August 2015 marked the third straight month of increased housing sales in Massachusetts. This continued spike has lawmakers worried about the availability of affordable housing in the commonwealth—housing units are being swooped up faster than they are being built. The goal is to make sure that, as MA continues to compete to bring in workers, it also competes to provide sufficient housing for those workers. A bill, sponsored by the Housing Committee co-chairs, Senator Linda Dorcena Forry (D) and Representative Kevin Honan (D), has been proposed that would increase the amount of housing stock in the commonwealth.
Housing Partnership Directors Testify
In early October, advocates for the bill testified before the commonwealth’s Housing Committee. Somerville Mayor Joe Curtatone, among others, have stood behind the bill. MA Housing Partnership Executive Director Clark Ziegler testified that the average single-family home in metropolitan Boston takes up over one acre of land, which is about equal to one NFL football field. The size of these properties has less to do with what people want and more with what local zoning restrictions demand. Even though most buyers prefer homes on smaller lots in neighborhoods that are more walkable, zoning laws make these homes more difficult to put together. Many communities ban the building of multi-family homes altogether.
It isn’t news to say that the cost of renting housing (or the cost of taxes on owned property) in Massachusetts continues to spike. We’re still picking our jaws off the floor after reading this article about wages and rental costs. Even short-term rental properties face increased regulations and pricing. Residents statewide are feeling trapped—some areas are simply becoming too expensive for people to afford.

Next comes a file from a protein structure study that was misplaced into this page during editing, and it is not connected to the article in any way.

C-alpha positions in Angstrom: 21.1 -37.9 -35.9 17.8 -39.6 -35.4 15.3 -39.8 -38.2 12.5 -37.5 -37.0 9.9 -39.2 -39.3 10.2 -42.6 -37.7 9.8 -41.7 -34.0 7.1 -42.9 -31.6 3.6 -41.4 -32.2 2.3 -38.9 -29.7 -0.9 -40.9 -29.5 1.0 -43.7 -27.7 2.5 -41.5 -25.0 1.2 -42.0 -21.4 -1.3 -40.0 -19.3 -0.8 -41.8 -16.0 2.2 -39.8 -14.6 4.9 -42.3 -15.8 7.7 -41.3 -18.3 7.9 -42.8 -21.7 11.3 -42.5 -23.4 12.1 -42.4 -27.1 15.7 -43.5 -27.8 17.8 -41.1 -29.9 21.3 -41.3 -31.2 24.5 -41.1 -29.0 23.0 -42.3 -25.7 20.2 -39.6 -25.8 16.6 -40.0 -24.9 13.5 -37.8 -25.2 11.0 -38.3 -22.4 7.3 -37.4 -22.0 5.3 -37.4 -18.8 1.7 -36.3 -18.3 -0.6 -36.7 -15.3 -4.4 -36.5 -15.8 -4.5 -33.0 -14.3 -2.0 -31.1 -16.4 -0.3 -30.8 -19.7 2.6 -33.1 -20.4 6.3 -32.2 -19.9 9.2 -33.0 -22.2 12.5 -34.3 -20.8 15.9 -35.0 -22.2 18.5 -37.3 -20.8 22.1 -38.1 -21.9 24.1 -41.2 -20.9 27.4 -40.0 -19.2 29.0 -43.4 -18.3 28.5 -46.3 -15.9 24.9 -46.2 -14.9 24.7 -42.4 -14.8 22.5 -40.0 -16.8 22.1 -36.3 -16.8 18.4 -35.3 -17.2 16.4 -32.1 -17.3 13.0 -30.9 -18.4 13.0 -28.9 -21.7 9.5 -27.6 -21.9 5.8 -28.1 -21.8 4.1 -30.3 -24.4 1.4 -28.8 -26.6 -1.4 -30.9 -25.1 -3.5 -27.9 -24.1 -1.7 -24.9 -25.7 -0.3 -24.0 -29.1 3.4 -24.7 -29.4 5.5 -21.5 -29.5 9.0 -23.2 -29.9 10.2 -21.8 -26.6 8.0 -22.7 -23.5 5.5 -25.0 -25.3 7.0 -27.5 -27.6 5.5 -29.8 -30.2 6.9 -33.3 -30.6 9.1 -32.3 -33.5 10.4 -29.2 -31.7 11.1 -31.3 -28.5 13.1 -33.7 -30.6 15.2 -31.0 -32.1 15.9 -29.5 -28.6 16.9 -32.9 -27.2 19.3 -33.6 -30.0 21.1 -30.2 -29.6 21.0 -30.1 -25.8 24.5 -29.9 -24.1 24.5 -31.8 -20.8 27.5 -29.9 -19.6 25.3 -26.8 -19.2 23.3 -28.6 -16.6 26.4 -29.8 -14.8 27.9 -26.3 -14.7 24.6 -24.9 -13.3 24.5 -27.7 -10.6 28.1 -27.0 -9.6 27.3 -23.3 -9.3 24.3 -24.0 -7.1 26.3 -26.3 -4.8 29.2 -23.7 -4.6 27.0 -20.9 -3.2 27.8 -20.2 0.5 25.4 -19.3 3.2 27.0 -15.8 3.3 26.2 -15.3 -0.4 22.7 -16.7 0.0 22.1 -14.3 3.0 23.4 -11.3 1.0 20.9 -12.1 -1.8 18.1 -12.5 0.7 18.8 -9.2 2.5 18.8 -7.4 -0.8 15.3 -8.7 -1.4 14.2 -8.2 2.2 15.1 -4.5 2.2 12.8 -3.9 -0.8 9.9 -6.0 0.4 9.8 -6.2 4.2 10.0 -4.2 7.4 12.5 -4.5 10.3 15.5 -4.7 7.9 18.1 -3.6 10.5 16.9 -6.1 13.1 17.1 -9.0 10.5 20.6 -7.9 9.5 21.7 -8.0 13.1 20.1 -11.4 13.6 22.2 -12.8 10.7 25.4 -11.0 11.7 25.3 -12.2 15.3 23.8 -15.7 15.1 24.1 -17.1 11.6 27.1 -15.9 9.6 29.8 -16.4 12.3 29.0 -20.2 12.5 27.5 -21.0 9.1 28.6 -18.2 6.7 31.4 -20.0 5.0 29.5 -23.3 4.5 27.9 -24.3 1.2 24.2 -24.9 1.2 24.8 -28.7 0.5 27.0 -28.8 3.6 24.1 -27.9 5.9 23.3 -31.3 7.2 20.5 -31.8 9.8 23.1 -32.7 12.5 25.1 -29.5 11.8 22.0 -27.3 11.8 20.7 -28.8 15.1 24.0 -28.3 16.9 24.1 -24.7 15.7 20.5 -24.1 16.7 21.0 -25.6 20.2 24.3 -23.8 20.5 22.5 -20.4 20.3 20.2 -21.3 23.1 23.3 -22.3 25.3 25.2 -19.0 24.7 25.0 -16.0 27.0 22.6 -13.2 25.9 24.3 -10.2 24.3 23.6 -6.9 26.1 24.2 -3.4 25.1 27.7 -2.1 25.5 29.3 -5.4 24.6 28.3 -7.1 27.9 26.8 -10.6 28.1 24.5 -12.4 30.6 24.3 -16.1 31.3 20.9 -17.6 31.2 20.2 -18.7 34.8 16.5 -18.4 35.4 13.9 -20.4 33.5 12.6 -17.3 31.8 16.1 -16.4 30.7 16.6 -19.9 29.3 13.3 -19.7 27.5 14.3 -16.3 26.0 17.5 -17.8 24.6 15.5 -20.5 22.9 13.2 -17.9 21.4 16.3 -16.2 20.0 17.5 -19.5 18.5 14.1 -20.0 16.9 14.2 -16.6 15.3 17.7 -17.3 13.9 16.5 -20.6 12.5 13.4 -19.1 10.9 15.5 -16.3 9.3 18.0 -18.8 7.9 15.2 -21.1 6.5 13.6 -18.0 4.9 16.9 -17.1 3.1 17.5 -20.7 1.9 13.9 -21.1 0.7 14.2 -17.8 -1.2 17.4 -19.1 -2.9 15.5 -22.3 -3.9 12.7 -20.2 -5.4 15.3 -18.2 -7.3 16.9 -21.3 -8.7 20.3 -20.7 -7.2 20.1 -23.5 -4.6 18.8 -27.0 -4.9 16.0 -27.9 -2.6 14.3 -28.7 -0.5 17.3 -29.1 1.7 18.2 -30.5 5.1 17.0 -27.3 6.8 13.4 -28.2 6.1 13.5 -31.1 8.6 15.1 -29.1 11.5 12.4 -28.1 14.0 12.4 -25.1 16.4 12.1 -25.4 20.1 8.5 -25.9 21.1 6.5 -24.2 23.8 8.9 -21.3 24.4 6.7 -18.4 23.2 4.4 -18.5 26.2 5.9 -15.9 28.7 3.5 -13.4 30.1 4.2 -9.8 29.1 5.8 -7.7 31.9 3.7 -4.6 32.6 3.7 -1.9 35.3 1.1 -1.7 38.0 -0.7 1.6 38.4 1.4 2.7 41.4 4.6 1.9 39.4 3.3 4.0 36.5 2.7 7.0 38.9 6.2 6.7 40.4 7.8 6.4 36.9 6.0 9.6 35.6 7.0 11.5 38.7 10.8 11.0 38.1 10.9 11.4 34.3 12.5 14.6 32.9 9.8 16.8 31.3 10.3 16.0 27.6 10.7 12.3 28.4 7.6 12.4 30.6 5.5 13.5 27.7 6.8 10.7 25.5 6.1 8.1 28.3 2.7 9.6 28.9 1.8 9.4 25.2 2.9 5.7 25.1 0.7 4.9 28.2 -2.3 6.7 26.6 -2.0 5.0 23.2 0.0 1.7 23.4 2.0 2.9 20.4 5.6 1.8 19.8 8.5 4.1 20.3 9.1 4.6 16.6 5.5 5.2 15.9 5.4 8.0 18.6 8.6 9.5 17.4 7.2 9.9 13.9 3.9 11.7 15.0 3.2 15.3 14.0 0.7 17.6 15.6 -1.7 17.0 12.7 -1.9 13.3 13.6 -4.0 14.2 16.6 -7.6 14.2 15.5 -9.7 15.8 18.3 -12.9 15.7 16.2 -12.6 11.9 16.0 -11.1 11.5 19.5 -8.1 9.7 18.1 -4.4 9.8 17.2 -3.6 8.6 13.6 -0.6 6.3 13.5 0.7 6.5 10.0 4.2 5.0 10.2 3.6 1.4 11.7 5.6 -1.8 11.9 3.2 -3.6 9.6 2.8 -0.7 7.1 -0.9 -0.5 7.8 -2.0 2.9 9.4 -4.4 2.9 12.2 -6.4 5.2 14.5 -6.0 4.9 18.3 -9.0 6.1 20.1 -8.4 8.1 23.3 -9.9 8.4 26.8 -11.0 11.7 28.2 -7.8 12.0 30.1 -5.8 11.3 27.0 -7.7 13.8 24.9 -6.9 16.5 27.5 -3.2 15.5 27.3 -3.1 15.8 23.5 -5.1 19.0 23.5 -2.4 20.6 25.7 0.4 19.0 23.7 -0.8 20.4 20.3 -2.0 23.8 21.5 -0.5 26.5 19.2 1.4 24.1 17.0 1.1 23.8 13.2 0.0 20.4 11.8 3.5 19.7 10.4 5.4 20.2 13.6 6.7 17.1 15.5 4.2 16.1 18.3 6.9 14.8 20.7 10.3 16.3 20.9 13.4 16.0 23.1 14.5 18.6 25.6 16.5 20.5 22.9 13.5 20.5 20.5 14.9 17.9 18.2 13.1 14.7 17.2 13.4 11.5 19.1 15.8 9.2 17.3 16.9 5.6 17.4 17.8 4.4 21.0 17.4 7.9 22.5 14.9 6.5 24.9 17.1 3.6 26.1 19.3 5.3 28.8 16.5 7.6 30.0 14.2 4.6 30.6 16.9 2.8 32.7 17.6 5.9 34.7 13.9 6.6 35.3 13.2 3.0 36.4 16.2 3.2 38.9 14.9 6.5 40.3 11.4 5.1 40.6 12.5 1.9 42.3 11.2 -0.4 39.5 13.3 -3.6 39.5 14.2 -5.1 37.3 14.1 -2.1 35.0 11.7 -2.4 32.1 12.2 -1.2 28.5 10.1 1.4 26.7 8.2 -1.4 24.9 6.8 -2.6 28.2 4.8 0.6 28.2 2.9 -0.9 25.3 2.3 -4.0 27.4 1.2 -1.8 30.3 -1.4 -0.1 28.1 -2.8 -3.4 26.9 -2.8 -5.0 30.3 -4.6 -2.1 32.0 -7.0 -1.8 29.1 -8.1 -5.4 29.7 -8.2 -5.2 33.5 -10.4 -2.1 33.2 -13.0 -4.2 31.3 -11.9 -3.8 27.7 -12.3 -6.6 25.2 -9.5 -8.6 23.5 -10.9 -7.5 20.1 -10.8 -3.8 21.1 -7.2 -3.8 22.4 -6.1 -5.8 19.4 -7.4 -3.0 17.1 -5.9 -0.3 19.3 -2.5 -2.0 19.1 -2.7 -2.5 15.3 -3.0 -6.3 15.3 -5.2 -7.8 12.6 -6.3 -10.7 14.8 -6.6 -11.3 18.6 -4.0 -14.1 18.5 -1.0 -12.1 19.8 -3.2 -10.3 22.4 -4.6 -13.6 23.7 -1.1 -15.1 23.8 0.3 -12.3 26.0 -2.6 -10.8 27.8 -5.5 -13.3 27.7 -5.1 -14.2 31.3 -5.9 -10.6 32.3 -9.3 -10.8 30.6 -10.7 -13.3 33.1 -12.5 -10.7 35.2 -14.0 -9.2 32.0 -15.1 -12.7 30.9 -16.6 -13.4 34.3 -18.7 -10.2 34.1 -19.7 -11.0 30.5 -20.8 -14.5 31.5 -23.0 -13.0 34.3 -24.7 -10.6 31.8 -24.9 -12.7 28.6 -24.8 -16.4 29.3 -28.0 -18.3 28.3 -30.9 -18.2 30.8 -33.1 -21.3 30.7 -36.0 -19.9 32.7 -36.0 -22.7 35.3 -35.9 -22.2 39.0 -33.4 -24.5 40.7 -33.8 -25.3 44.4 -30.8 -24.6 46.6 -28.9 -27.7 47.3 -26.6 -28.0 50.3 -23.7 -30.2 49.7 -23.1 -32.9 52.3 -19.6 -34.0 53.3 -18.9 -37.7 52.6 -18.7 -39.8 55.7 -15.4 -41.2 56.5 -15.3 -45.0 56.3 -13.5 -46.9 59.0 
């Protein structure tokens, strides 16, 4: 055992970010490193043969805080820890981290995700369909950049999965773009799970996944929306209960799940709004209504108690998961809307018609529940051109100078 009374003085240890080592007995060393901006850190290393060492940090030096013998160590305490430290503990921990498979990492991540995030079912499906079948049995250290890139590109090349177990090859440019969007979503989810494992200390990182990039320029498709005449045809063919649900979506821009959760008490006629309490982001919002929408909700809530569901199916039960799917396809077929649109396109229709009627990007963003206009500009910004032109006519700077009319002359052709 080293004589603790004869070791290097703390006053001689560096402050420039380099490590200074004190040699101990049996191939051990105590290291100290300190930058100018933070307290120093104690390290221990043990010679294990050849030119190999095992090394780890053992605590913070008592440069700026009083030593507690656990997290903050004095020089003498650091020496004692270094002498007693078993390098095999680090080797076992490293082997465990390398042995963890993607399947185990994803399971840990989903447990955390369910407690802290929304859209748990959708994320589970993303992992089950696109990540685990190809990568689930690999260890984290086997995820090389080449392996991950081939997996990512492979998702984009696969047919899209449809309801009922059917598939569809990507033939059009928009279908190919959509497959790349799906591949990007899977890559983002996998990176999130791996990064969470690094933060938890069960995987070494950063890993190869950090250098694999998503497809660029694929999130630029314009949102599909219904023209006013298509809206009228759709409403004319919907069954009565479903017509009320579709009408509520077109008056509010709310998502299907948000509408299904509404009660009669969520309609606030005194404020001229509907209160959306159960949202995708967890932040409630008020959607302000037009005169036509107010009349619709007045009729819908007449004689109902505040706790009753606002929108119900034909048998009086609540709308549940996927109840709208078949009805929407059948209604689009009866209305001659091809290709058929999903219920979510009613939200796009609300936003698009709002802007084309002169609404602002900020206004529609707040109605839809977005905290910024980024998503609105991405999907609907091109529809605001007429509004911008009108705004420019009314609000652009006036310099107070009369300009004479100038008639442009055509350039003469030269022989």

Moderate and Low Income Residences
One of the goals of the bill is to address the lack of low- and moderate-income housing stock in Massachusetts. If passed into law, the bill would require communities to report the ratio of employed residents and available, reasonably priced housing. It will also help measure the negative effects of certain kinds of development in particular communities (e.g., building football-field-sized properties in low-income neighborhoods). The bill represents hope for an increasingly difficult housing market, but advocates have had trouble prioritizing it over short-term-agenda items like neighborhood safety and the energy efficiency of housing units.
Massachusetts Housing Boom
The average MA home sale price in August were $359,000, three percent higher than it was in 2014. Despite these concerns, The Warren Group reported in early October that there had been more than 6,000 single-family home sales in August—more than any month since August 2005. Home sales were up 16% from August 2014. Many expect the number of sales to continue to increase into autumn.
The Housing Committee is reviewing a total of six bills related to housing. The bills cover topics such as the expedited construction of multifamily housing (buildings with 20 or more units); the general increase of lower-income housing; and the investigation of the shortage of accessible homes for people with disabilities, veterans, and the elderly.
The real question is, where do you stand? Are more housing developments the answer to the increased need for housing in Massachusetts?